You can then remove the rifle from the rest and take a prone position with the rifle in your shoulder. Loosen the bolts holding the mounts to the dovetail, and slide the scope back and forward along the rail. You will see that when the scope is close to your eye, a thick black ring will appear around the edges of the sight picture. Push the scope forward until this ring disappears so you now have the scope at the optimum distance from your eye. This is the scope’s eye relief.
You can now tighten up the mounts and as long as you don’t loosen the bolts holding the scope in the mounts, you should be able to remove the scope from the dovetail to clean or adjust the rifle and when you put it back on, you should not have to re-zero the rifle, although a check of zero before hunting or target shooting is always a worthwhile thing to do.
You now need to set the parallax. Parallax error (PX) is one of the biggest reasons for missed targets and injured quarry in rifle shooting. To quote my old Beginners to Winners series: ‘Hold your hand out in front of you and raise your index finger so it is pointing towards the ceiling. Close one eye and, with your arm outstretched, move your hand so that your finger covers a point on the wall. Your finger is your scope’s reticle and the point that it is covering up is the target.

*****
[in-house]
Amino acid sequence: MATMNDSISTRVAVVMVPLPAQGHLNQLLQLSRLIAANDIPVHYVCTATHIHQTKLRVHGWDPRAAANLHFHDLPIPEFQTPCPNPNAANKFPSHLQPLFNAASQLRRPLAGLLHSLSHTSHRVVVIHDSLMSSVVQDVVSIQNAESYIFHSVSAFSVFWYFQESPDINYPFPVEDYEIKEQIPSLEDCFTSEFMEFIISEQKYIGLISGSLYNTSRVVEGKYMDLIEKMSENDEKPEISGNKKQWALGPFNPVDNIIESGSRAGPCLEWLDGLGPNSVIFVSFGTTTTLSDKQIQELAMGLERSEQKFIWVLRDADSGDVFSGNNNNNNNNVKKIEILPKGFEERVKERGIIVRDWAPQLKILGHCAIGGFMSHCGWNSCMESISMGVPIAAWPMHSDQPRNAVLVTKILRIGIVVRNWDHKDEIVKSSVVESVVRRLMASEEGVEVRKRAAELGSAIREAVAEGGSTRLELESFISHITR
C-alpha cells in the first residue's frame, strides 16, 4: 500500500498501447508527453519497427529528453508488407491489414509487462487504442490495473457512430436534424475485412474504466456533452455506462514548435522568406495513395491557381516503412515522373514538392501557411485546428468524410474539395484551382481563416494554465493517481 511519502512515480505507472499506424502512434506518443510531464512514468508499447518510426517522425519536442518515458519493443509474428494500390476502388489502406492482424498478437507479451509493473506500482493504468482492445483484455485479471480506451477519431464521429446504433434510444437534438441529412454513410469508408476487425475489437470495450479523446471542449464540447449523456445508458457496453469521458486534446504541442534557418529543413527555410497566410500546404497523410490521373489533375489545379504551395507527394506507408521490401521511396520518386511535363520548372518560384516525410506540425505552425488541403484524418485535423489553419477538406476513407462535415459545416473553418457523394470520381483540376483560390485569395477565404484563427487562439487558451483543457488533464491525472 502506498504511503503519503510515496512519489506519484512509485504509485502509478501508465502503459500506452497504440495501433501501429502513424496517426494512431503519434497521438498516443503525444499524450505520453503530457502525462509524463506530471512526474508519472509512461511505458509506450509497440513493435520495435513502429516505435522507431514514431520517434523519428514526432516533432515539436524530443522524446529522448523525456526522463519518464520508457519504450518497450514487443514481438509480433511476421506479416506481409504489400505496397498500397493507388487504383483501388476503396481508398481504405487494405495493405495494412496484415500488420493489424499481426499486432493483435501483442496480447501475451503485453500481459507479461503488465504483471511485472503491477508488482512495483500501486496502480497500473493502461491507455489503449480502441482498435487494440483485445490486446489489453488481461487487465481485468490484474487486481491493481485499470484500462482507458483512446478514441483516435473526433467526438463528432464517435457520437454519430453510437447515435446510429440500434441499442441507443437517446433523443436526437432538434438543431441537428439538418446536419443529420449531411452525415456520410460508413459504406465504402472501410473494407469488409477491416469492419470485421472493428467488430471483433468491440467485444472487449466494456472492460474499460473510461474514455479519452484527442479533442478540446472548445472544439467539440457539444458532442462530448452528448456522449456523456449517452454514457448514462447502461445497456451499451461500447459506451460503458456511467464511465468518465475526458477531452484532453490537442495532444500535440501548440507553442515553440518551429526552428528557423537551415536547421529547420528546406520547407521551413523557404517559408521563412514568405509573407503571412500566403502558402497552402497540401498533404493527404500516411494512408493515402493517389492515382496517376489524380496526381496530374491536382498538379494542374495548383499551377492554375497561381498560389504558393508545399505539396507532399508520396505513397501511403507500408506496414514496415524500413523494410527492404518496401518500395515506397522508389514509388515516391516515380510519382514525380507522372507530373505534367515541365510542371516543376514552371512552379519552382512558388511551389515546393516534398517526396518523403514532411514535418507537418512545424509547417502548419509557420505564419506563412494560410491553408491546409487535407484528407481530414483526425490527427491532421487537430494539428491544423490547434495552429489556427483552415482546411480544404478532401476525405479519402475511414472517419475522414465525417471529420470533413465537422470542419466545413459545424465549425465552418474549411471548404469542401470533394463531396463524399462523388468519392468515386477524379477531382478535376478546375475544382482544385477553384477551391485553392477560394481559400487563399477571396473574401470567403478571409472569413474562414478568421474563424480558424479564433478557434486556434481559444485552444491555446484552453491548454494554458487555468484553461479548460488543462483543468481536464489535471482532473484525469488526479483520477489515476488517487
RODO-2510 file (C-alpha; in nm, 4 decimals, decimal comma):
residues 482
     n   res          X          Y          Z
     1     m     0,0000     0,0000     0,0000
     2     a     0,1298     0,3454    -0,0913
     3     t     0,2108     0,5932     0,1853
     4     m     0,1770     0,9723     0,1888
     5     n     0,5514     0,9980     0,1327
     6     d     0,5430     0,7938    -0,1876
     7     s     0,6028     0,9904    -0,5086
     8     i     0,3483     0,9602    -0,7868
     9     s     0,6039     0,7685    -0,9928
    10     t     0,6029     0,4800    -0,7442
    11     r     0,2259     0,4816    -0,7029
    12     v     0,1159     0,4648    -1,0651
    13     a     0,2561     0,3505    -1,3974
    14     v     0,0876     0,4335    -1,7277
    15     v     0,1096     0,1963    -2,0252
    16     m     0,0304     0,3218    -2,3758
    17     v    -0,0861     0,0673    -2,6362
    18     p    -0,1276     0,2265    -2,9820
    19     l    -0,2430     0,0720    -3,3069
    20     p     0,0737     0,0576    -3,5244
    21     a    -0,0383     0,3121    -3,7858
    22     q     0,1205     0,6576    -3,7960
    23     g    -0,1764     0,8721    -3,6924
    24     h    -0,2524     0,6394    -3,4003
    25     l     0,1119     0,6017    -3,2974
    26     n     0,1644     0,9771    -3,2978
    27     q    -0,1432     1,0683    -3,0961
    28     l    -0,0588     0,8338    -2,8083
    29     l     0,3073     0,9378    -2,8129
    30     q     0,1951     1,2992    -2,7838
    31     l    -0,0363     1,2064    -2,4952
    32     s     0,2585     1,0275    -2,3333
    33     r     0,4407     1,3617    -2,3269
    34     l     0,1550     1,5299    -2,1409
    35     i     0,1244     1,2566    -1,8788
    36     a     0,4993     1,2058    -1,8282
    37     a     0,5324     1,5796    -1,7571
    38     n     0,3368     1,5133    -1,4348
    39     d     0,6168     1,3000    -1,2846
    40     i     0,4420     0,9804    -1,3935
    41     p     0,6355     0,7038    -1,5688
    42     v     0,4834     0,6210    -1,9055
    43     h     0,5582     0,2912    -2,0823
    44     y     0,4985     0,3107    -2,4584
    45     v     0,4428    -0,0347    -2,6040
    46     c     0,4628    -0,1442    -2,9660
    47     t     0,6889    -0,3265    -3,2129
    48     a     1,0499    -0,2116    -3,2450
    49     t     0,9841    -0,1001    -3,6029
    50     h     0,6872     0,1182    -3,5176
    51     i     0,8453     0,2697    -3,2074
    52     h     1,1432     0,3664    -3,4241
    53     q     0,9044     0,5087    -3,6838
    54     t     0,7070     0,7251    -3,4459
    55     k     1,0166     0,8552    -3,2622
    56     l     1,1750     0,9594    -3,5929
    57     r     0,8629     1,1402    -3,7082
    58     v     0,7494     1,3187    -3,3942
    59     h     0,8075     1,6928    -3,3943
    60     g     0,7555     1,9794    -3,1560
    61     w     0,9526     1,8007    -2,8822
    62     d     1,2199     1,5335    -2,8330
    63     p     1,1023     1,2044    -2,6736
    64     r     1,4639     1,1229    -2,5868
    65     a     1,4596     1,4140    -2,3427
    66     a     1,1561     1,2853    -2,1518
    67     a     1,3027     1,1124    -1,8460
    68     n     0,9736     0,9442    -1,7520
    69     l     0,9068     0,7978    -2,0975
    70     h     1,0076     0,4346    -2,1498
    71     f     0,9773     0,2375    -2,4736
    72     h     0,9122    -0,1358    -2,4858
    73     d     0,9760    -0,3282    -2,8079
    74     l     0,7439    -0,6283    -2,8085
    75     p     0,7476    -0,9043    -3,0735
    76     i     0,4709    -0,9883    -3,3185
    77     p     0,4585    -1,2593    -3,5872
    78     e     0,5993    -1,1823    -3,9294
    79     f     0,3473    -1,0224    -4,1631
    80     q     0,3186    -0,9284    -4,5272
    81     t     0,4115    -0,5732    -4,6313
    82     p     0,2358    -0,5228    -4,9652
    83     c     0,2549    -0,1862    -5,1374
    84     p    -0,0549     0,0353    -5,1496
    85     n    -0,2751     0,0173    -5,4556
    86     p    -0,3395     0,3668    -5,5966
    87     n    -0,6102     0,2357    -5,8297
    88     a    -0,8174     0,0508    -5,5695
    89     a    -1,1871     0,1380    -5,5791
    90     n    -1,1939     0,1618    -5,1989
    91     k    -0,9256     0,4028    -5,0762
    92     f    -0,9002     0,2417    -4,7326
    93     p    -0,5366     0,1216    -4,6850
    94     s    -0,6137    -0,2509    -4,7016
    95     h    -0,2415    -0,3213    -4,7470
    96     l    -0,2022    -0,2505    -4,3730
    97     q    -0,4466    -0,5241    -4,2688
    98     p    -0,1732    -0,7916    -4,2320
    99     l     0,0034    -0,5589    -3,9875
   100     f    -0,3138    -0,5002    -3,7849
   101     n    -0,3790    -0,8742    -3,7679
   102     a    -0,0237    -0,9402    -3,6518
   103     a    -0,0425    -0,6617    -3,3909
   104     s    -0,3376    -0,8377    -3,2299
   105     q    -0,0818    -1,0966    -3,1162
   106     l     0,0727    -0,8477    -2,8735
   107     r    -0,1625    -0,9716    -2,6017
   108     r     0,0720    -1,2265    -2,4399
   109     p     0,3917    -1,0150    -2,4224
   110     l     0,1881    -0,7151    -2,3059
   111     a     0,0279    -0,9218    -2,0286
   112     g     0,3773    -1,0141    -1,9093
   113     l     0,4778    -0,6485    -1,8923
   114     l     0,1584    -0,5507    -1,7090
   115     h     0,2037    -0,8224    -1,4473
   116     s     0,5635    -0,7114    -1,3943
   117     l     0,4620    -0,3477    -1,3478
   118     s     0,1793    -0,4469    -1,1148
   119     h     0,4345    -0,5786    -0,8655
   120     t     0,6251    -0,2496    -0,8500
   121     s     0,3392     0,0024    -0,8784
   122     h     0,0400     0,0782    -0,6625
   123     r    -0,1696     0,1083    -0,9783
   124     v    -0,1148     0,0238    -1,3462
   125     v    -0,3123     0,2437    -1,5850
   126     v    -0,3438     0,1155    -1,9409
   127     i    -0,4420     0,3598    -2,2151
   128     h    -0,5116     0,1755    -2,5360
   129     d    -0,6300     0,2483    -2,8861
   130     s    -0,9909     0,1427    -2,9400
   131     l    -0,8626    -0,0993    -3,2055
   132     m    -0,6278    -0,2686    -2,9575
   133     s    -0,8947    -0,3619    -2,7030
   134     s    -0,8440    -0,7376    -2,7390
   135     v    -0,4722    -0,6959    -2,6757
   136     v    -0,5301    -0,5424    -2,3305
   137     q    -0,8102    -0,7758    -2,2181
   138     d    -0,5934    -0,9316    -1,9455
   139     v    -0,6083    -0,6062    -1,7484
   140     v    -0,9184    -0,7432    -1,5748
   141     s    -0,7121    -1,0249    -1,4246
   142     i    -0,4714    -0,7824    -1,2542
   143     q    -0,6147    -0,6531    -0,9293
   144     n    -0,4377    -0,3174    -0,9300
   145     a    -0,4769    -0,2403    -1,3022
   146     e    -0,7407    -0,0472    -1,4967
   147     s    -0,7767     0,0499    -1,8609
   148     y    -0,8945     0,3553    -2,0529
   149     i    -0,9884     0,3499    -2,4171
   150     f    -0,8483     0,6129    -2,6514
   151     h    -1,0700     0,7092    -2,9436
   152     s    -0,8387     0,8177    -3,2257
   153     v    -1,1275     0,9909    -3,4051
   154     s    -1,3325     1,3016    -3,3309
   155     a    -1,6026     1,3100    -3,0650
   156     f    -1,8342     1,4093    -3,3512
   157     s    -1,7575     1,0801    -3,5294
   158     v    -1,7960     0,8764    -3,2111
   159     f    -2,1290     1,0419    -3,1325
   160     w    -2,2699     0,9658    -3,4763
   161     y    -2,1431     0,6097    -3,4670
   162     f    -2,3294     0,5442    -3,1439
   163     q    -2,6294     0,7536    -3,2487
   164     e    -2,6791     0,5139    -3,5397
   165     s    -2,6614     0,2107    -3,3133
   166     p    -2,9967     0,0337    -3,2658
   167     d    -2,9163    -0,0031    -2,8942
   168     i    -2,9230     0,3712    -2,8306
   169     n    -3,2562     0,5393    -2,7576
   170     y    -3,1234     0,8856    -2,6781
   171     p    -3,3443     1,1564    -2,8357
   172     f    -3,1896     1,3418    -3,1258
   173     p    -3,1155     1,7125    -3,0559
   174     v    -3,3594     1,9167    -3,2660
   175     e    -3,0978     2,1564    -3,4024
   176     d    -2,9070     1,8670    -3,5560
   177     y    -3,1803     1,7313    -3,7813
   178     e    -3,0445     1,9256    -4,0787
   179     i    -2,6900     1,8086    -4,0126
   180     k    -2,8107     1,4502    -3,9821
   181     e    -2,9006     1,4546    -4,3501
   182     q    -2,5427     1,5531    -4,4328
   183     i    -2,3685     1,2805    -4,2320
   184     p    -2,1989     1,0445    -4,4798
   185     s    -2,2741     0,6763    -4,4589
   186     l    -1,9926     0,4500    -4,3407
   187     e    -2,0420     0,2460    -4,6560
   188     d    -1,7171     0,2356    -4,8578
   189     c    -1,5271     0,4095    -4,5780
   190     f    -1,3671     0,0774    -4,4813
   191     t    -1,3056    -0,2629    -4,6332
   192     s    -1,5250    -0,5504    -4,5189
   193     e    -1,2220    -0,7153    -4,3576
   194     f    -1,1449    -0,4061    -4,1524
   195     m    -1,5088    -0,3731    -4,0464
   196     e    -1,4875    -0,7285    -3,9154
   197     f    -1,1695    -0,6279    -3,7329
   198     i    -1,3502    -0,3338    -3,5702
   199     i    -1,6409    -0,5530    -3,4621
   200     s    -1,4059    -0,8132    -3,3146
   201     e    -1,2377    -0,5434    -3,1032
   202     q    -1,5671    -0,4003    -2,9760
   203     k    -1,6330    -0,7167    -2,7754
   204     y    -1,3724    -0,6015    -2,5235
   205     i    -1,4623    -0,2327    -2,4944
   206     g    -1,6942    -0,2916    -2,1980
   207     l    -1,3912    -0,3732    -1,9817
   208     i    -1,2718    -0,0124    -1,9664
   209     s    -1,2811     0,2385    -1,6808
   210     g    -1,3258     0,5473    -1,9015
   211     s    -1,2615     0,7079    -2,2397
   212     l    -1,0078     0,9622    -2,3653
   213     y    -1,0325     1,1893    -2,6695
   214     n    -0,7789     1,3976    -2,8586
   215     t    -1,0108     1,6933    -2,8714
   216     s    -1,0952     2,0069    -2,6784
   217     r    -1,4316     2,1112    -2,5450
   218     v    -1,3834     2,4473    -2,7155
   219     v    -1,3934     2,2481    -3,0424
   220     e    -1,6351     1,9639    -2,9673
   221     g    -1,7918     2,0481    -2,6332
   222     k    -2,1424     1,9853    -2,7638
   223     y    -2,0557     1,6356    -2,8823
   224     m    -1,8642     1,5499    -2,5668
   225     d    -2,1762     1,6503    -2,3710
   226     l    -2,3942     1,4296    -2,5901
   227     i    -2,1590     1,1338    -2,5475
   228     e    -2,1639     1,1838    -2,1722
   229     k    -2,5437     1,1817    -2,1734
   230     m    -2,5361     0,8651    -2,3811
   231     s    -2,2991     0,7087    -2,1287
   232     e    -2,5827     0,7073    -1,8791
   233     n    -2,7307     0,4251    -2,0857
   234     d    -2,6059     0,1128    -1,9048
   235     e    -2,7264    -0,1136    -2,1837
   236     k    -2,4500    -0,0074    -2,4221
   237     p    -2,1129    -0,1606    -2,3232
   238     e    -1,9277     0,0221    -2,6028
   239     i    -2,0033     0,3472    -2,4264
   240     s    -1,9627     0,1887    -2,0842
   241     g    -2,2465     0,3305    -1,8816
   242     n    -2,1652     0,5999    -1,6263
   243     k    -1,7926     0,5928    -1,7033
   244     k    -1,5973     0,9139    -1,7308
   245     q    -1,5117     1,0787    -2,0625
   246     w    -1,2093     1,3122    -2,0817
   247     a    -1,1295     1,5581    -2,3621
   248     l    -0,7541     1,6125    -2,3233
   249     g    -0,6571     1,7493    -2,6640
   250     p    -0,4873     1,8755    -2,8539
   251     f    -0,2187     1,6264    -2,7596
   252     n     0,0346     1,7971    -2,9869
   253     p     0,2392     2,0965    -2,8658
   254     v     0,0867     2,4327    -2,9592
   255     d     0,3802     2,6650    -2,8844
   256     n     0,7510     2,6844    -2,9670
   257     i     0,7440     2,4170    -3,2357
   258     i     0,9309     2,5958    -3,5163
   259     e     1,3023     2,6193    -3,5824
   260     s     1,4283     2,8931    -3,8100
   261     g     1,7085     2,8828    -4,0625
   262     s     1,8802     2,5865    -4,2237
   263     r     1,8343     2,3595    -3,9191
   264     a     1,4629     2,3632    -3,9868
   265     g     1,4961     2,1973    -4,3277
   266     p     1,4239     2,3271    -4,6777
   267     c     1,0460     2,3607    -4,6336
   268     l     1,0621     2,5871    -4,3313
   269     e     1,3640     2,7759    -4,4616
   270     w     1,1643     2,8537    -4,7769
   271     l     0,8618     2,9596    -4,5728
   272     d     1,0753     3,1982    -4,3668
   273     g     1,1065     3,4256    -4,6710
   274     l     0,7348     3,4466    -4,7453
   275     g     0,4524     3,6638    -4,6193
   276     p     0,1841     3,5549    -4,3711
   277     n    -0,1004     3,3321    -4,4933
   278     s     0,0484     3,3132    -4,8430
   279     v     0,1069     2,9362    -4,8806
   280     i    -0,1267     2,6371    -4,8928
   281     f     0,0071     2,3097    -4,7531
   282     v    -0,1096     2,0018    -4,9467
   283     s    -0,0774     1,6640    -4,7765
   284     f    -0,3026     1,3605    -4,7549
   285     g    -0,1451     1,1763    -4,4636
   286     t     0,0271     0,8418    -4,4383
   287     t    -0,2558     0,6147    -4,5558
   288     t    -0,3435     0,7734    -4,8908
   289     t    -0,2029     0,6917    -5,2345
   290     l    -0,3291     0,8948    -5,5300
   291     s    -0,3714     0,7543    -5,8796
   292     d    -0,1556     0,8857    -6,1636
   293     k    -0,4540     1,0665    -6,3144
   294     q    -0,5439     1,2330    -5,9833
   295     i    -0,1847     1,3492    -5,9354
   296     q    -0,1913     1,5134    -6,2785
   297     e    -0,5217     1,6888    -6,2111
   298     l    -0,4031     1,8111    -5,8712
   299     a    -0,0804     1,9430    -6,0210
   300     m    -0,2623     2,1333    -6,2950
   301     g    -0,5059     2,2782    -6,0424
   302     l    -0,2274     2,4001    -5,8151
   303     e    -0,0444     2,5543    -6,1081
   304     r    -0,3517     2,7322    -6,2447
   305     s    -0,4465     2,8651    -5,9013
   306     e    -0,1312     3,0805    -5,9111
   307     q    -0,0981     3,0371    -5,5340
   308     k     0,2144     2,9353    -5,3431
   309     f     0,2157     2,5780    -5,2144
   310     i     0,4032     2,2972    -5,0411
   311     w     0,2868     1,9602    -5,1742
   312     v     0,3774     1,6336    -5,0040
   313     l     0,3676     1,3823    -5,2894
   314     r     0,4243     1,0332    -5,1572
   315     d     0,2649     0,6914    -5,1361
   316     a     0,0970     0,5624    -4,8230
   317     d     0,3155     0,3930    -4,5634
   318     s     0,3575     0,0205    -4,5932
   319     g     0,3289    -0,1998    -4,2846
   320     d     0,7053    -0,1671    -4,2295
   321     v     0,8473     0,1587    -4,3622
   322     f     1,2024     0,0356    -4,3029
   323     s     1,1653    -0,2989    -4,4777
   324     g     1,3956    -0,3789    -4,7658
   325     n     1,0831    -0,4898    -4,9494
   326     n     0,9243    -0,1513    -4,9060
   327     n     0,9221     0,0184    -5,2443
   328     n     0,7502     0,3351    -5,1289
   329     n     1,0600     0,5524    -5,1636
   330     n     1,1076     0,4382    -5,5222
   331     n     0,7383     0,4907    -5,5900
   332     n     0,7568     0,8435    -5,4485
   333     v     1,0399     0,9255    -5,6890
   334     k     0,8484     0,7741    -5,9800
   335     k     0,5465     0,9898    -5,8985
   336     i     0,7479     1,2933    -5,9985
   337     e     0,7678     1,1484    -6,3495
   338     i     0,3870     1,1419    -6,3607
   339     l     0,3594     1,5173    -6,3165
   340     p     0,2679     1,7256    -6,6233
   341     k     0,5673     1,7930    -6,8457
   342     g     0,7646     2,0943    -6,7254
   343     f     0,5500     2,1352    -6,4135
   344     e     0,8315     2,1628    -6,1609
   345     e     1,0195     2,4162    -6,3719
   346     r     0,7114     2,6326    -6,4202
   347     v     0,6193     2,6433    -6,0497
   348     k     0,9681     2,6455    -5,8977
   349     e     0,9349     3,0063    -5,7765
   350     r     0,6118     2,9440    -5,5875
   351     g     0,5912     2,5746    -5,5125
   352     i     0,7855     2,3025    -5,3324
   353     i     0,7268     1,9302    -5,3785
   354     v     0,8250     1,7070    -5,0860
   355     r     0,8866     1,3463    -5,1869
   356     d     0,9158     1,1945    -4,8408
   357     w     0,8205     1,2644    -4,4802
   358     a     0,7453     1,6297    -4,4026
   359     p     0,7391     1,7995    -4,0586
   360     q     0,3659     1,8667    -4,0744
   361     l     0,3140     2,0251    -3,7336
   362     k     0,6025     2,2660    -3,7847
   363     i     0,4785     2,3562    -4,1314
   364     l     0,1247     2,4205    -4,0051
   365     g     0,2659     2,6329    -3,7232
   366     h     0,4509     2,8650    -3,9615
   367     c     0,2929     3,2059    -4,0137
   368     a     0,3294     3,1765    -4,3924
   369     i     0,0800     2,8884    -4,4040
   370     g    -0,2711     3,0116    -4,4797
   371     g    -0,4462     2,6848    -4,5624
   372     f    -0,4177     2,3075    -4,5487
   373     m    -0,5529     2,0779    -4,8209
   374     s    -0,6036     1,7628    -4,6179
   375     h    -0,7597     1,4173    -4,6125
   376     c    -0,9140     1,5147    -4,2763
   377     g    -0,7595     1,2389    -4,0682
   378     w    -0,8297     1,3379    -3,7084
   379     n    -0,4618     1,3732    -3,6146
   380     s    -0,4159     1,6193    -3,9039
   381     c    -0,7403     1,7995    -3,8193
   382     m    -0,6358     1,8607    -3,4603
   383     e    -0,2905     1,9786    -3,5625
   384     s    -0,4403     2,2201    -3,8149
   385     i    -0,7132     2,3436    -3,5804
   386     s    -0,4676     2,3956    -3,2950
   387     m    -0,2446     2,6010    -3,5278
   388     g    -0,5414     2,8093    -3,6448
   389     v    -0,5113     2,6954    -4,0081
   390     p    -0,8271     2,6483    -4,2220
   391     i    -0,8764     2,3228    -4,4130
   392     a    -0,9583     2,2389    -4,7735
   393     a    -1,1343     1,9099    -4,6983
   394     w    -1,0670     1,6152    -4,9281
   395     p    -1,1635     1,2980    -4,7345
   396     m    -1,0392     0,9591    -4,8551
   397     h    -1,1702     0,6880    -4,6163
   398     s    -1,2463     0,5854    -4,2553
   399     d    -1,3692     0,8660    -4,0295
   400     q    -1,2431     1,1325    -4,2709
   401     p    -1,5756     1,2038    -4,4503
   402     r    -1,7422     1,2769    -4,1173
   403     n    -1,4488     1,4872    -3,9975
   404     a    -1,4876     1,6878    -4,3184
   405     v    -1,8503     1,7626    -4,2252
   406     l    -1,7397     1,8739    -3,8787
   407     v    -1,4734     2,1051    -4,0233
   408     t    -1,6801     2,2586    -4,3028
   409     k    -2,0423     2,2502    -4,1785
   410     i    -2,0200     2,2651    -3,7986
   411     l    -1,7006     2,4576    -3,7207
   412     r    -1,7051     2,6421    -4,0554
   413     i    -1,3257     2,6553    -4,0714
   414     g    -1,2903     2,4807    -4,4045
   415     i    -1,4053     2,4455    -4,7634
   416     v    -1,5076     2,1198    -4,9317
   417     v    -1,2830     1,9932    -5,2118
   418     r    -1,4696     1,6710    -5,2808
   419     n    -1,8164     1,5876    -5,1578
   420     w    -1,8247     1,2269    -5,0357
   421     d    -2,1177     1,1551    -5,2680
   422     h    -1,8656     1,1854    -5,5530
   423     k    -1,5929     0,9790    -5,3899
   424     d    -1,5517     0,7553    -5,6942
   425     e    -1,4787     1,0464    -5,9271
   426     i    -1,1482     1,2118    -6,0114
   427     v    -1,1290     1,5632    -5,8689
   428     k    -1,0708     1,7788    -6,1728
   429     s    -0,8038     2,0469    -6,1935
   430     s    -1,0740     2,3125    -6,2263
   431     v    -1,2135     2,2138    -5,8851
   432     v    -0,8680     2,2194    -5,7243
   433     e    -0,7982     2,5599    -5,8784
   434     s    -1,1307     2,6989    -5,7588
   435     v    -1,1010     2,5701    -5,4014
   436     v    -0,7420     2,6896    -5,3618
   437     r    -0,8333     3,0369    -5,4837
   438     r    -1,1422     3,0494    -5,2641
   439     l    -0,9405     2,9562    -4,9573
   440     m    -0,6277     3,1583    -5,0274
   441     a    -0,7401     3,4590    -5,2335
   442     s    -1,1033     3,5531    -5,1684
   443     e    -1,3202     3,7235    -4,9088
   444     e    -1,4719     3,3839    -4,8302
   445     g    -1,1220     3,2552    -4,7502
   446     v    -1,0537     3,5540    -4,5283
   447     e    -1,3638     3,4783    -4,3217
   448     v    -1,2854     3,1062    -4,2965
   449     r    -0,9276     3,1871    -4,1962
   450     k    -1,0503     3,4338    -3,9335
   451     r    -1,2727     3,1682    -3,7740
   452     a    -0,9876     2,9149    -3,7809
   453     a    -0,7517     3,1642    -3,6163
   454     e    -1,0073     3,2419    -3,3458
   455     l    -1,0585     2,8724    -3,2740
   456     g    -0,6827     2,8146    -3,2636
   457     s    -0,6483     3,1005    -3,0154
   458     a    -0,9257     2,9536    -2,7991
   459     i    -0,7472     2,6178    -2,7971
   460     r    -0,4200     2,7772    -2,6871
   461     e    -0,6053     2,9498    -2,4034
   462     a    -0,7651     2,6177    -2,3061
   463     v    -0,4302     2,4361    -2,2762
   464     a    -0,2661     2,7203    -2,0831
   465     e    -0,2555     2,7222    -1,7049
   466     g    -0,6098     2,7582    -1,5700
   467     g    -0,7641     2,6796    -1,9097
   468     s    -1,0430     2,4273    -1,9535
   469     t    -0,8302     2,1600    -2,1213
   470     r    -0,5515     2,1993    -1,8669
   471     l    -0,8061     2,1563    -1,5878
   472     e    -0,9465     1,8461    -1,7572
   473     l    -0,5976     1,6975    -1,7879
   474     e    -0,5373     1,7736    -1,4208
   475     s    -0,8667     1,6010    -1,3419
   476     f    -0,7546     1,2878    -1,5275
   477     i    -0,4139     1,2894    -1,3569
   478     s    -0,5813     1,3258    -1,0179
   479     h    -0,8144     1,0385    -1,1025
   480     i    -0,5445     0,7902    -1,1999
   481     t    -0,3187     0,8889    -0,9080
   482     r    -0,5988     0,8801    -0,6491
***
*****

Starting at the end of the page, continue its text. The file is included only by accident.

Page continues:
‘Now, move your head left and you will see that even though your finger has not moved, when your head is to the left, your finger/reticle is now to the right of the target. So, now move your finger back to the left so that it is covering up the target again and move your head back to its central position and your finger should now be to the left of the target.’
To compensate for this, most quality scopes have parallax adjusters, which will enable you to set your scope with a parallax of 40 yards for a 40-yard target or 10 yards for a 10-yard target, so no matter how much you move your head about, your crosshairs should remain on the target and it will be nice and sharp.